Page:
I read a lot of comic books as a kid. This series of posts is about the comics I read, and, occasionally, the comics that I should have read.
Raiders of the Lost Ark was released into theaters less than two weeks after my eleventh birthday. That should have made me an ideal member of the film’s target audience, ready to scrape together whatever nickels I had to plop myself down front row center to see this zingy adventure story, practically constructed out of goods mystically extracted from the hive mind of American boys who knew more about the world from comics and movies than any actual ventures into the woolly world.
The significant impediment I faced was a home located a significant distance from any theater and a dearth of adults who were interested in taking me to the movies. Although I was eager to meet Dr. Henry Jones, Jr. (whose given name was “Indiana,” given to him by him), I sadly knew it would take an extensive amount of cajoling before I would ever have a ticket stub in hand. So my introduction to the thrills and spills of Steven Spielberg’s masterwork happened via an entirely different format than the flickering beauty of a wide screen.
In 1981, Marvel Comics highly valued their relationship with Raiders of the Lost Ark producer and co-writer George Lucas. By all accounts, the licensed ongoing Star Wars comic book series had saved the publisher from going under in the mid-nineteen-seventies. (Imagine the drastic difference in the current cinematic landscape had the various Marvel titles gone the way of E-Man and Doomsday + 1 four decades ago.) So any new film project spotted by his fingerprints was something Marvel wanted to quickly bring into their stable.
Written by Walt Simonson and penciled by Marvel legend John Buscema (with highly distinctive inks by Klaus Janson), the adaption of Raiders got the same oversized “Special Edition” treatment of other transposed film properties. It also made its way to spinner racks as a monthly comic book. This wasn’t an entirely unique situation. Other film adaptations were similarly multi-purposed. But it felt a little different seeing Indiana Jones in his own Marvel corner box, as if there were a new hope for an ongoing periodical to help supplement the coffers, further ensuring the continued presence of merry mutants and cosmic-irradiated heroes. Spread across three issues, the series had the interesting challenge of finding the optimum cliffhangers in a story that happily indulged in placing characters in nearly inescapable threatening situations with the regularity of the old serials that inspired it.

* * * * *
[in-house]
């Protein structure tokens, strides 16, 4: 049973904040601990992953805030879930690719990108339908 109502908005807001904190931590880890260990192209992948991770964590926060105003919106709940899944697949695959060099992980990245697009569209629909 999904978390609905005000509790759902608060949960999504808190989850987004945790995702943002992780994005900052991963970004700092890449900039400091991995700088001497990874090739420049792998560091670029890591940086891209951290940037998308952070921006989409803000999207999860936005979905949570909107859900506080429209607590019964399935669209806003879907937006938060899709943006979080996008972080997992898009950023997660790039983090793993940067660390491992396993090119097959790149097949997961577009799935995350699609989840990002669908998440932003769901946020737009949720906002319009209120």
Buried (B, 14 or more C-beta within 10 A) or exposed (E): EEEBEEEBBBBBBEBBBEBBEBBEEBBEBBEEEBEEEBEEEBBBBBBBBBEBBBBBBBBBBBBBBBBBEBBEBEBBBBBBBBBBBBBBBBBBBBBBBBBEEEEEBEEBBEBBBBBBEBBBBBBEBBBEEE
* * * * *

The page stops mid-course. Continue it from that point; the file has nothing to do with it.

Before I watched Raiders of the Lost Ark repeatedly, I read it with similarly inexhaustible zeal. Like all my favorite comics of the era, it wasn’t preserved with delicacy and care. Instead, it was worn to near tatters. By the time I was through with it, it felt like it was printed on homemade paper.
Of course, my war of attrition eventually yielded results, and I sat in a showing of Raiders of the Lost Ark before the summer was up. As I’ve shared previously, the movie was momentous for me, for all sorts of reasons. And even though I was seeing it for the first time, it had the happy comfort of the familiar. Thanks to my visits to the newsstand, it was like I was already revisiting moviedom’s most famous archeologist.
Previous entries in this series (and there are a LOT of them) can be found by clicking on the “My Misspent Youth” tag.